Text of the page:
Microsoft and Nokia on Friday announced an alliance that pairs the world’s largest phone maker with the software giant in a marriage of convenience as the two combine forces to compete more effectively again Apple and Google in the fight for smartphone dominance.
The news comes just days after Nokia’s CEO admitted defeat in the face of Apple iOS and Google Android in a leaked memo to employees, the struggling world leader in mobile phones unveiled a new strategy to bring Nokia to its former smartphone glory.
At a press event Stephen Elop (pictured left), a former Microsoft executive, took to the stage in London with Microsoft CEO Steve Ballmer (pictured right) saying: “Nokia is at a critical juncture, where significant change is necessary and inevitable in our journey forward.”
Why Nokia Didn’t Go For Android
Elop suggested that there are too many phone manufacturers using Android for their flagship devices (Motorola, Samsung, LG, HTC, to name a few), so Nokia would not be able to differentiate itself enough with its offerings. For more than a year Nokia has been rumored to adopt Android for its smartphones, instead of the aging Symbian OS or the slow-to-develop MeeGo Intel joint venture. Nokia has repeatedly denied these rumors.
Nokia Goes Windows Mobile
In a press release Nokia said it would adopt Windows Phone as its “principal smartphone strategy,” hoping bring Windows Phone to a larger range of price points, market segments, and geographies. Nokia and Microsoft would also collaborate in marketing the new devices, while Microsoft’s search engine Bing would power Nokia’s search services.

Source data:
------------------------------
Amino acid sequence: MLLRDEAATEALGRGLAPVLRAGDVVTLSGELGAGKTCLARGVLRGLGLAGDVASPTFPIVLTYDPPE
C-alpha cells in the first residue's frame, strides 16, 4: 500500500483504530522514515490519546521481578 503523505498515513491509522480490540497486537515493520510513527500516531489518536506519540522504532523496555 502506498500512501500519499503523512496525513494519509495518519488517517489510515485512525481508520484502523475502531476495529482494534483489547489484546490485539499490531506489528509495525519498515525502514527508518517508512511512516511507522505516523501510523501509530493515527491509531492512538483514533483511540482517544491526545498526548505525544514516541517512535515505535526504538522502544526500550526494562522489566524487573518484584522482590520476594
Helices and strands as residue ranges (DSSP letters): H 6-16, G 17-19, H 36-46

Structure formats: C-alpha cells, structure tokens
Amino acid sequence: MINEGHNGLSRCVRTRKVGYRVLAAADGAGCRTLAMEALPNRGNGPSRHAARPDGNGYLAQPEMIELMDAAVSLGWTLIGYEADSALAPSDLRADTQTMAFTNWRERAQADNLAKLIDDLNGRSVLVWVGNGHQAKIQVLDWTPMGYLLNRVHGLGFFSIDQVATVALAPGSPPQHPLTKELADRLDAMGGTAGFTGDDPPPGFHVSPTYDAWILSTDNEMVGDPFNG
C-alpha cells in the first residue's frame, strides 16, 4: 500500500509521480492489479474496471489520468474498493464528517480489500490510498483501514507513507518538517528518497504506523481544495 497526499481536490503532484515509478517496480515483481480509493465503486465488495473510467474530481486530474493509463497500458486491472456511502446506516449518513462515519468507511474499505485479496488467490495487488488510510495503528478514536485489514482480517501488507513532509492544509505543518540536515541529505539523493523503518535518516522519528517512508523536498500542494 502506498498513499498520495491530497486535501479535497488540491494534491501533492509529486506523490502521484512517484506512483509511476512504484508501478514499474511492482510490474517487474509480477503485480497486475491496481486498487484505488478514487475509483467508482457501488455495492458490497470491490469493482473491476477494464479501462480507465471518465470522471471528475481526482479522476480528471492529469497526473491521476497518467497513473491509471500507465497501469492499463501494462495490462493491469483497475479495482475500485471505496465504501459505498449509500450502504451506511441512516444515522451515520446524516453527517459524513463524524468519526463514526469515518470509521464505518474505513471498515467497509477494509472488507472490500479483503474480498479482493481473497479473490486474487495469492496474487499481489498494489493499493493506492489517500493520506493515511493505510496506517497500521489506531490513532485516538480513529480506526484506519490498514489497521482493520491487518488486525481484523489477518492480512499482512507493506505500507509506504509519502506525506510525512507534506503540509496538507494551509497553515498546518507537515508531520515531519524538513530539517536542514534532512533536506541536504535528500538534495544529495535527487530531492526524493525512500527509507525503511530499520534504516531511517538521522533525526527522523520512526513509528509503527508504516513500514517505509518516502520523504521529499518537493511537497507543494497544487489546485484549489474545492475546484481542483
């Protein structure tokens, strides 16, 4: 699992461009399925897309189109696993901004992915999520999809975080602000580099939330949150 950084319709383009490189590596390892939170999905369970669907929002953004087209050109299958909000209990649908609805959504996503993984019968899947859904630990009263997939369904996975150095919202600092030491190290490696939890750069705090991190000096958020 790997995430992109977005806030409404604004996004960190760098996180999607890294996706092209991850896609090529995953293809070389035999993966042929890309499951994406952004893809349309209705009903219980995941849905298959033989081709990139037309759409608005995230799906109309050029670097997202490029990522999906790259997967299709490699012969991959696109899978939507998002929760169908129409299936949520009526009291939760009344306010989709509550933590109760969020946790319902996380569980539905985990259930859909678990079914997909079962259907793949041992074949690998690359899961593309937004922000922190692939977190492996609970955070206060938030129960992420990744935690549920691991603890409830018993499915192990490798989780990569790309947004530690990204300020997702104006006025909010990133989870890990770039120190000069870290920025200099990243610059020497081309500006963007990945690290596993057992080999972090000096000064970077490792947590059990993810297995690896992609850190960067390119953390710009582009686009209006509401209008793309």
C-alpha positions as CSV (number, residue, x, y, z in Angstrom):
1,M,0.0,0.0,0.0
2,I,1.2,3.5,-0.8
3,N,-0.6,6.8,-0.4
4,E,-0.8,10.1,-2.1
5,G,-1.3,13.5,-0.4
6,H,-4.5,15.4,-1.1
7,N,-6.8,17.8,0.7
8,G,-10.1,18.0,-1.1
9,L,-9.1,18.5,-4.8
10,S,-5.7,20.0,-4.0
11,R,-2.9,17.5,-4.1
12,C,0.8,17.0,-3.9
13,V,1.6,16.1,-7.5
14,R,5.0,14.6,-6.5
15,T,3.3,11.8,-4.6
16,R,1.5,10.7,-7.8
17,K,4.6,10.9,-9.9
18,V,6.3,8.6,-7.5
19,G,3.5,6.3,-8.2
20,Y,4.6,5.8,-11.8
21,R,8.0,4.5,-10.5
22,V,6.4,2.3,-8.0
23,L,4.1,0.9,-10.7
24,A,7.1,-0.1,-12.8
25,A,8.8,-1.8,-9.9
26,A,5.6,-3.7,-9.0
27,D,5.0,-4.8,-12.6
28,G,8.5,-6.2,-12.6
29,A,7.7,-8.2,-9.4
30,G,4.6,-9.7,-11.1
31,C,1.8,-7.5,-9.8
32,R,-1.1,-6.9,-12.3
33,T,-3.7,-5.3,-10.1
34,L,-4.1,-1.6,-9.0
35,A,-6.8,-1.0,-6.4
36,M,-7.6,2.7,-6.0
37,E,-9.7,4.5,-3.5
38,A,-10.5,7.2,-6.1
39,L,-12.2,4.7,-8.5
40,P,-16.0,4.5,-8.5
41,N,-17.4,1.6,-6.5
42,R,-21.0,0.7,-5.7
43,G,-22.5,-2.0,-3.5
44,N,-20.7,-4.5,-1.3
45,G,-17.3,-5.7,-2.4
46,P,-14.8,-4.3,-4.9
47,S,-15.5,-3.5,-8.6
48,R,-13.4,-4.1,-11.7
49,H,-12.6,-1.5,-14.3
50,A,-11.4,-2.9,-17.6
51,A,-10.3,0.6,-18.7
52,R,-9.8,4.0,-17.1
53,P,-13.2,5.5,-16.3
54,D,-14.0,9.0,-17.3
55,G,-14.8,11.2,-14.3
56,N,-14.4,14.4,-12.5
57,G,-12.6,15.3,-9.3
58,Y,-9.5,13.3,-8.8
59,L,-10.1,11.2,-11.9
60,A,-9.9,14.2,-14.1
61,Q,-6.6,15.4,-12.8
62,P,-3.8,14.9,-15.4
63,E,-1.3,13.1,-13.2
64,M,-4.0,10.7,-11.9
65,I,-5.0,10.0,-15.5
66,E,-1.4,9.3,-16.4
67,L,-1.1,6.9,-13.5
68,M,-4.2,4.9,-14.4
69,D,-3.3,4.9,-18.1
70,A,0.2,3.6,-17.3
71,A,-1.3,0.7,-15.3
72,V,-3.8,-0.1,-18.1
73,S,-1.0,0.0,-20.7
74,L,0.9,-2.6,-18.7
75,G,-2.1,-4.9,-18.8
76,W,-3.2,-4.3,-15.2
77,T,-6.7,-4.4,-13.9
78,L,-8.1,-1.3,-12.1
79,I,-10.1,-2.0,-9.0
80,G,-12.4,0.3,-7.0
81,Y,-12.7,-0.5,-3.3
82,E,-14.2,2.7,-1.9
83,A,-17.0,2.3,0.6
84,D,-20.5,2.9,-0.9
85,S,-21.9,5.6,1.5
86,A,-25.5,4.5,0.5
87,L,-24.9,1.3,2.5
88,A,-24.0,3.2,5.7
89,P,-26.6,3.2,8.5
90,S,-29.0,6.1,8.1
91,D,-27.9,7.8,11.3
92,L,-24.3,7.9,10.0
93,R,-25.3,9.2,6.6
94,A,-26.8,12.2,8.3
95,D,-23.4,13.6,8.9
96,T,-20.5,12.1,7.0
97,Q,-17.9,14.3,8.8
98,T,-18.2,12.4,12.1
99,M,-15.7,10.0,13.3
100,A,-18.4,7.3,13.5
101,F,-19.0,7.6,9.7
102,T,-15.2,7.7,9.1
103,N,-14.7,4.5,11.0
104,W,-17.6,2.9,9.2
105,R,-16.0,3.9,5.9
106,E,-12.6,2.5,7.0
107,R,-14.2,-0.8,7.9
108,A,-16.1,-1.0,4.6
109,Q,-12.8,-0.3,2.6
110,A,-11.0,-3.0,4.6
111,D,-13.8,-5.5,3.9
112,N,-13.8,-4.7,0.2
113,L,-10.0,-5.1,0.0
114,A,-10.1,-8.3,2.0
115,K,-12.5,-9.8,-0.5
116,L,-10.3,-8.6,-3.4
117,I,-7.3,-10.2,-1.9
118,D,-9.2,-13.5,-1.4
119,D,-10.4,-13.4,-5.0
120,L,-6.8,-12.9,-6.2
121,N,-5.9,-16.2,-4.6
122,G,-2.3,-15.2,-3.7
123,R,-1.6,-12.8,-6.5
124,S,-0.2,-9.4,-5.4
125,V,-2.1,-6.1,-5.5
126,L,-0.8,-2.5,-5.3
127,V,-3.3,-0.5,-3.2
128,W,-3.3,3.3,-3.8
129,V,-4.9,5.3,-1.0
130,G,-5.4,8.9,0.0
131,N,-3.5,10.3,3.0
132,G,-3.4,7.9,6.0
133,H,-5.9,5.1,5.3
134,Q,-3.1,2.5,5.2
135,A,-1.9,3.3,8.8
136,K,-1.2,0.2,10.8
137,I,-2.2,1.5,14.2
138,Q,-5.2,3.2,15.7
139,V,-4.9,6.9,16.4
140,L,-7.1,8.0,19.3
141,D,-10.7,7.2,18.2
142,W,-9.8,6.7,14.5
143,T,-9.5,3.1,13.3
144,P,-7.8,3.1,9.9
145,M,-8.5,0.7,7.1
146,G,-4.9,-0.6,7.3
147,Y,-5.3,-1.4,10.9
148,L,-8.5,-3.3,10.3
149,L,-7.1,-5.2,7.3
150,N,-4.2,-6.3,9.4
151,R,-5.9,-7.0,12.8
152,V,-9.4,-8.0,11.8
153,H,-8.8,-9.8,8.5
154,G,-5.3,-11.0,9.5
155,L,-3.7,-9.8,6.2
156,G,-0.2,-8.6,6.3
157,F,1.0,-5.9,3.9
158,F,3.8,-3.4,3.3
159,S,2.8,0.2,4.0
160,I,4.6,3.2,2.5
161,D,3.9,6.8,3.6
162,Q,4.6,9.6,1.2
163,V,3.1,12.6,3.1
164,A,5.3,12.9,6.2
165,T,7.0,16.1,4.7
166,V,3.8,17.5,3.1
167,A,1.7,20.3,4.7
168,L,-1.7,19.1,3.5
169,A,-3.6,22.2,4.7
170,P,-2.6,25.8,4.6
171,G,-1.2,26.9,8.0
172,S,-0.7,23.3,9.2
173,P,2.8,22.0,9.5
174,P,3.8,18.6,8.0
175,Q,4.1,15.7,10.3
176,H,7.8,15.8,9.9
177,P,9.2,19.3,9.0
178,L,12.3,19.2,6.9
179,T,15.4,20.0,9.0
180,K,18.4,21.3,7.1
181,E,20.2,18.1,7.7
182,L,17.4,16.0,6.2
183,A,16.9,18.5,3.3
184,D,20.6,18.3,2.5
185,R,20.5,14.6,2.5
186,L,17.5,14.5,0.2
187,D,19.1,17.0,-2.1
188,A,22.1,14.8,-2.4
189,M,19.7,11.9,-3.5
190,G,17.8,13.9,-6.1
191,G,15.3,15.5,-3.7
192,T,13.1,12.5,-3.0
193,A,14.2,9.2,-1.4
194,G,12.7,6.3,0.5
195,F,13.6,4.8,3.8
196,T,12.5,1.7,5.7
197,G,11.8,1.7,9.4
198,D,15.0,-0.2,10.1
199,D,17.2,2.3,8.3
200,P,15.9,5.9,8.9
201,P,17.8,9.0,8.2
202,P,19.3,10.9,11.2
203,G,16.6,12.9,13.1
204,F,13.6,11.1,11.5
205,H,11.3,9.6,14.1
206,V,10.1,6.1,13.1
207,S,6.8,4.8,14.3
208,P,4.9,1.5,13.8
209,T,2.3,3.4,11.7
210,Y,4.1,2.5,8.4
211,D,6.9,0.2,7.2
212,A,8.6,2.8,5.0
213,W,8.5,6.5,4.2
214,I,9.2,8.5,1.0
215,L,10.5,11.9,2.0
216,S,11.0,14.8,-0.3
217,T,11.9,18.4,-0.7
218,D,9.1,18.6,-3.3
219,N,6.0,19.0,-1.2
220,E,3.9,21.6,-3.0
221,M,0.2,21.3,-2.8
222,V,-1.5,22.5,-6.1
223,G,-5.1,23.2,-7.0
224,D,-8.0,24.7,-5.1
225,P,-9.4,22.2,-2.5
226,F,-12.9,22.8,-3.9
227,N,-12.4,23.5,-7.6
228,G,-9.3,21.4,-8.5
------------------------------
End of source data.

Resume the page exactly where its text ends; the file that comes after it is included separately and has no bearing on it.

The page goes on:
Nokia will also integrate its Maps software with Microsoft’s mapping services. For example, Maps will be integrated with Microsoft’s Bing search engine and adCenter advertising platform. Nokia would leverage its vast operator billing agreements to allow purchase of Nokia Windows Phone services in countries where credit card use is low. Nokia’s app store will also be merged with Microsoft’s app store, the company says.
Nokia did not give specific dates of when its first Windows Phone 7 smartphones would arrive, only saying that there will be more news in the “next weeks and months.” Meanwhile, HTC, Samsung, LG and Dell have available devices running Windows Phone 7 software.
MeeGo Goes, Jobs Go Too
Nokia also said that its OS collaboration with Intel called MeeGo would become a long-term open-source project, or, in other words, will take a back seat (perhaps a tablet version), along with Symbian, which would be used on mid-range Nokia phones.
In another big shake-up, Nokia will also reshuffle its divisions, in a new company structure, which features two distinct business units: Smart Devices and Mobile Phones. Smart Devices will include Windows Phone, Symbian and MeeGo devices, while Mobile Phones will concentrate on Nokia’s feature and lower-end phones. Unsurprisingly, Reuters also reports that Nokia will cut a “substantial” number of jobs in its homeland Finland and elsewhere.